Australian Green Ants on Goat Cheese


A luxury cheese topped with native Australian green ants is expected to be available at specialty stores in the United States in the coming weeks.

Made in the Adelaide Hills region of South Australia, Anthill is a soft goat cheese (chevre) topped with green ants. The quirky cheese made by Woodside Cheese Wrights was awarded a “Super Gold” at the World Cheese Awards in 2016 soon after its release but has previously only been available in Australia.

However, new technology to extend the shelf-life of the product has been implemented and the company is hoping to send the product with its next shipment to New York in about two weeks time pending final FDA approval. Sourced from Crocodile Dundee country in the Top End of Australia, green ants have been eaten by indigenous Australians for thousands of years and are becoming increasingly popular as a native food.

Head Cheese Maker and CEO Kris Lloyd described the taste of the ants, also called weaver ants, as a combination of kaffir lime and lemongrass “that give a little citrus pop almost like having a sherbet”.

The Adelaide Hills, about 30km east of the South Australian capital Adelaide, is emerging as a world renowned region for premium wine, cheese and fresh produce.

Woodside Cheese Wrights began using native Australian ingredients in their products about 15 years ago and have cheeses infused with a range of bush foods including lemon myrtle, saltbush, pepper berries and edible flowers.

Despite success within Australia, the company had not previously done a lot of exporting aside from small quantities into Singapore.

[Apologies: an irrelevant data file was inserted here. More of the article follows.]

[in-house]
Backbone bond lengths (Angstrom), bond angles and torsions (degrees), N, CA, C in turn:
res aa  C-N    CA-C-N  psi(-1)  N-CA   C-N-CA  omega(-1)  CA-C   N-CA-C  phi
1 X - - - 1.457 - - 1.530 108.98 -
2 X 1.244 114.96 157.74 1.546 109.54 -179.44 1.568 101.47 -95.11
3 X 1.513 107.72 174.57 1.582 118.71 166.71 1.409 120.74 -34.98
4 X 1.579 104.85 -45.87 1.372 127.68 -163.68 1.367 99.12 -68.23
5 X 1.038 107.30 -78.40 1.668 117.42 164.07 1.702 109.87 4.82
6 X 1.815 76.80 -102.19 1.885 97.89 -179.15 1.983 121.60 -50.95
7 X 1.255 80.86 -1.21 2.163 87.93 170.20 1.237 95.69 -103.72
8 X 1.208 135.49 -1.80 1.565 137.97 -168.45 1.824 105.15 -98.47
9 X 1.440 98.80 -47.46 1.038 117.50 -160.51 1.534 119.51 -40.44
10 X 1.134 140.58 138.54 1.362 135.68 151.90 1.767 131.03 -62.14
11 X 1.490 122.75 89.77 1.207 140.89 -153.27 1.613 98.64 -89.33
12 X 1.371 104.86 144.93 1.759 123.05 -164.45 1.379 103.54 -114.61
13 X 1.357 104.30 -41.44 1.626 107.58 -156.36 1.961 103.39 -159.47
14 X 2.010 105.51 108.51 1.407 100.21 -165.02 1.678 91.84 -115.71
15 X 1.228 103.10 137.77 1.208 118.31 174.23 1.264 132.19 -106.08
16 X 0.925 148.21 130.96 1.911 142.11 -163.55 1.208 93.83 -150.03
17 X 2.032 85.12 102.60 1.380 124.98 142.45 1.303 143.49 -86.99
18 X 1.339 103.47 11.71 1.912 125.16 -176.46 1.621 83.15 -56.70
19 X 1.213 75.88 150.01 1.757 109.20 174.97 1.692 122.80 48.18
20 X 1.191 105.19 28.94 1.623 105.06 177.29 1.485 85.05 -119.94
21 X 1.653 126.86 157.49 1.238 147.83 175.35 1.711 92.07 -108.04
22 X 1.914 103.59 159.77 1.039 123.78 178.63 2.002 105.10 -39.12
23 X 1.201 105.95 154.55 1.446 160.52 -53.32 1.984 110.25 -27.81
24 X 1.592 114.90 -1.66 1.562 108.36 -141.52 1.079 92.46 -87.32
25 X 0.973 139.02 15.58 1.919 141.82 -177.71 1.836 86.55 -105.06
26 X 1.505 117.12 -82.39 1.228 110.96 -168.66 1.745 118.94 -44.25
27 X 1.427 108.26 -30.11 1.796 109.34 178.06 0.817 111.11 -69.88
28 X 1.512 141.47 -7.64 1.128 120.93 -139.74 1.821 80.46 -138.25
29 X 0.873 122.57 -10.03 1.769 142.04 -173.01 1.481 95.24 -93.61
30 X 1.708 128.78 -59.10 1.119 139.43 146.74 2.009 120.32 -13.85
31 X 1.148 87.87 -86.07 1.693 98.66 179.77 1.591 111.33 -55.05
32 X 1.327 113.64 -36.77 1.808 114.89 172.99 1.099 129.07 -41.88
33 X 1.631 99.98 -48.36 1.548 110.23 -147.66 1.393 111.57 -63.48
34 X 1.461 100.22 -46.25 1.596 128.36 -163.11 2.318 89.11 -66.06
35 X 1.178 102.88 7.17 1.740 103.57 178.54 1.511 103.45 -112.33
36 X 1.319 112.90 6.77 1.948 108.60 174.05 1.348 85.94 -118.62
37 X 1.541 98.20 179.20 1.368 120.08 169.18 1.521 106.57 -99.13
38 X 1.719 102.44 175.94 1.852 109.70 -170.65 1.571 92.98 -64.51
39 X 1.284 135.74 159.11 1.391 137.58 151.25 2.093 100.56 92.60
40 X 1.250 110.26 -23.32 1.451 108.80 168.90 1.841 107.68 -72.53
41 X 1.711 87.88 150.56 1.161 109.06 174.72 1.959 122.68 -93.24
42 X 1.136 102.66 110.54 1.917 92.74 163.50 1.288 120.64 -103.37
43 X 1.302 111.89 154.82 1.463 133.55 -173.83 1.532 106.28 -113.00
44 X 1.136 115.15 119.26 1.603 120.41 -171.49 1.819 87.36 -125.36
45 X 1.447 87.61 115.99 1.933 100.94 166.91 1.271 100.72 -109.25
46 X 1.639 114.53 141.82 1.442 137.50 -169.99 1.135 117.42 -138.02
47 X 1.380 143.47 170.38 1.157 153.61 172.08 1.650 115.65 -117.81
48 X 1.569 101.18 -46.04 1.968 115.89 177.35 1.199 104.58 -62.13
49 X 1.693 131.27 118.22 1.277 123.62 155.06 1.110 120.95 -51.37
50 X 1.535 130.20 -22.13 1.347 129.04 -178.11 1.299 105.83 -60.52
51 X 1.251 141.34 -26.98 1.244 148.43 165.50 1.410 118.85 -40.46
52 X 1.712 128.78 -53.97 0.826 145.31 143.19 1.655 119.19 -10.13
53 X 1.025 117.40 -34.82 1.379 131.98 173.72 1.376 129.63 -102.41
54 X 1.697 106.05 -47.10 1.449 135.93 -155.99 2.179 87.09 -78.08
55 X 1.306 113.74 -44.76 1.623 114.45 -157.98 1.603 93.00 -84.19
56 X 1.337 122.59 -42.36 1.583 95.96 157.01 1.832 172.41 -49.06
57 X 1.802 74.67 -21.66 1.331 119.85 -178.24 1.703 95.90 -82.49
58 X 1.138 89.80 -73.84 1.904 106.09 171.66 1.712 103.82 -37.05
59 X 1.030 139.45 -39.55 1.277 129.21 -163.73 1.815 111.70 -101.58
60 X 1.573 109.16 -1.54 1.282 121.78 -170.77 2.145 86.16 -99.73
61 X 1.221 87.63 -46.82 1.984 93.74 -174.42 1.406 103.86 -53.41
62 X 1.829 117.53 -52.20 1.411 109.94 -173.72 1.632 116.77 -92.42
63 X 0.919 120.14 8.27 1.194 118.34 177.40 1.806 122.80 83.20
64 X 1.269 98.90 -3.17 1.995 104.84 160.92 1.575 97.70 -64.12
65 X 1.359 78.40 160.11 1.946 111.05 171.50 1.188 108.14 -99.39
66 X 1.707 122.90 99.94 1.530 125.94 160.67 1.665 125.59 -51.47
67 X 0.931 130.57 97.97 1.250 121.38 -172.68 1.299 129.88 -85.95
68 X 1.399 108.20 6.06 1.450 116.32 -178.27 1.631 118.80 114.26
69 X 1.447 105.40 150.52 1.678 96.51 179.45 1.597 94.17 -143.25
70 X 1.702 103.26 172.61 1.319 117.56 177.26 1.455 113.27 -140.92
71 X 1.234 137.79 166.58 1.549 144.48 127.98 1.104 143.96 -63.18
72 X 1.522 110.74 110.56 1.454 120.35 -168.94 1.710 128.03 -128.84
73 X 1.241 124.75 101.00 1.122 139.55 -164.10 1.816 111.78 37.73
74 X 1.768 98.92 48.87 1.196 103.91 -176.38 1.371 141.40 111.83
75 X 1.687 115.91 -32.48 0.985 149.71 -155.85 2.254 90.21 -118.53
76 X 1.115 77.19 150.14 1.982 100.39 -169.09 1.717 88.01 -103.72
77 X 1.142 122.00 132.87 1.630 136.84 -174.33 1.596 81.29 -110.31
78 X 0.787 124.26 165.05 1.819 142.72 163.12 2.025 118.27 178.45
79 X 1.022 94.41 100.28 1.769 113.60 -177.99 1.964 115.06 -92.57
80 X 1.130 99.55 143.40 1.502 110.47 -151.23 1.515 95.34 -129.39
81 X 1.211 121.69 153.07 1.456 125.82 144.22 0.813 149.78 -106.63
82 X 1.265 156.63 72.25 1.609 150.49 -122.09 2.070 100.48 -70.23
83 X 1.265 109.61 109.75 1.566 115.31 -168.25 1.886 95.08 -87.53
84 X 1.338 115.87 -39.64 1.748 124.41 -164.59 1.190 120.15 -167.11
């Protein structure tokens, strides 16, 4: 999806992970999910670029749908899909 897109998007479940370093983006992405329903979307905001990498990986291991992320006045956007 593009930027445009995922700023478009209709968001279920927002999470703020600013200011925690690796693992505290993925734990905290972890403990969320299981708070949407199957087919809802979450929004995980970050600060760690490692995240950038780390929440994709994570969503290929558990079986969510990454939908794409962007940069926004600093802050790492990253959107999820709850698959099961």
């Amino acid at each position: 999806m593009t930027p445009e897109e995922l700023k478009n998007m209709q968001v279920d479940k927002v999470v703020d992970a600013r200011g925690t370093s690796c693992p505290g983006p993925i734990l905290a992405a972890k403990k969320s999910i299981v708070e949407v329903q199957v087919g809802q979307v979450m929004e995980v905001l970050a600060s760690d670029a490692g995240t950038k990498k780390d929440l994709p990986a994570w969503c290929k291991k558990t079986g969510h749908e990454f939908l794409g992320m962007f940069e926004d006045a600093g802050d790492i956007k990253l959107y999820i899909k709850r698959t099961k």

But it was the 2016 success at the World Cheese Awards in Spain that opened the door into the United States. The 25-year-old company began airfreighting cheese to the US in March and has already doubled the size of its fortnightly shipments to several hundreds kilograms at a time.

The cheeses are sold in New York, Connecticut, Michigan and California through retailers including Dean & DeLuca.

Woodside Cheese Wright’s Monet combines fresh chevre seasoned with a selection of special herbs topped with edible organic flowers.

“They are loving it because it’s something that they just can’t get and it’s an opportunity for them to experience something that’s uniquely Australian,” Lloyd said.

Lloyd is hopeful the green ant cheese will be well received by Americans and drive further export growth, possibly into other markets such as the United Kingdom and Asia.

“For us to grow in the United States it will just come down to our ability to maintain the high quality of the products,” she said.

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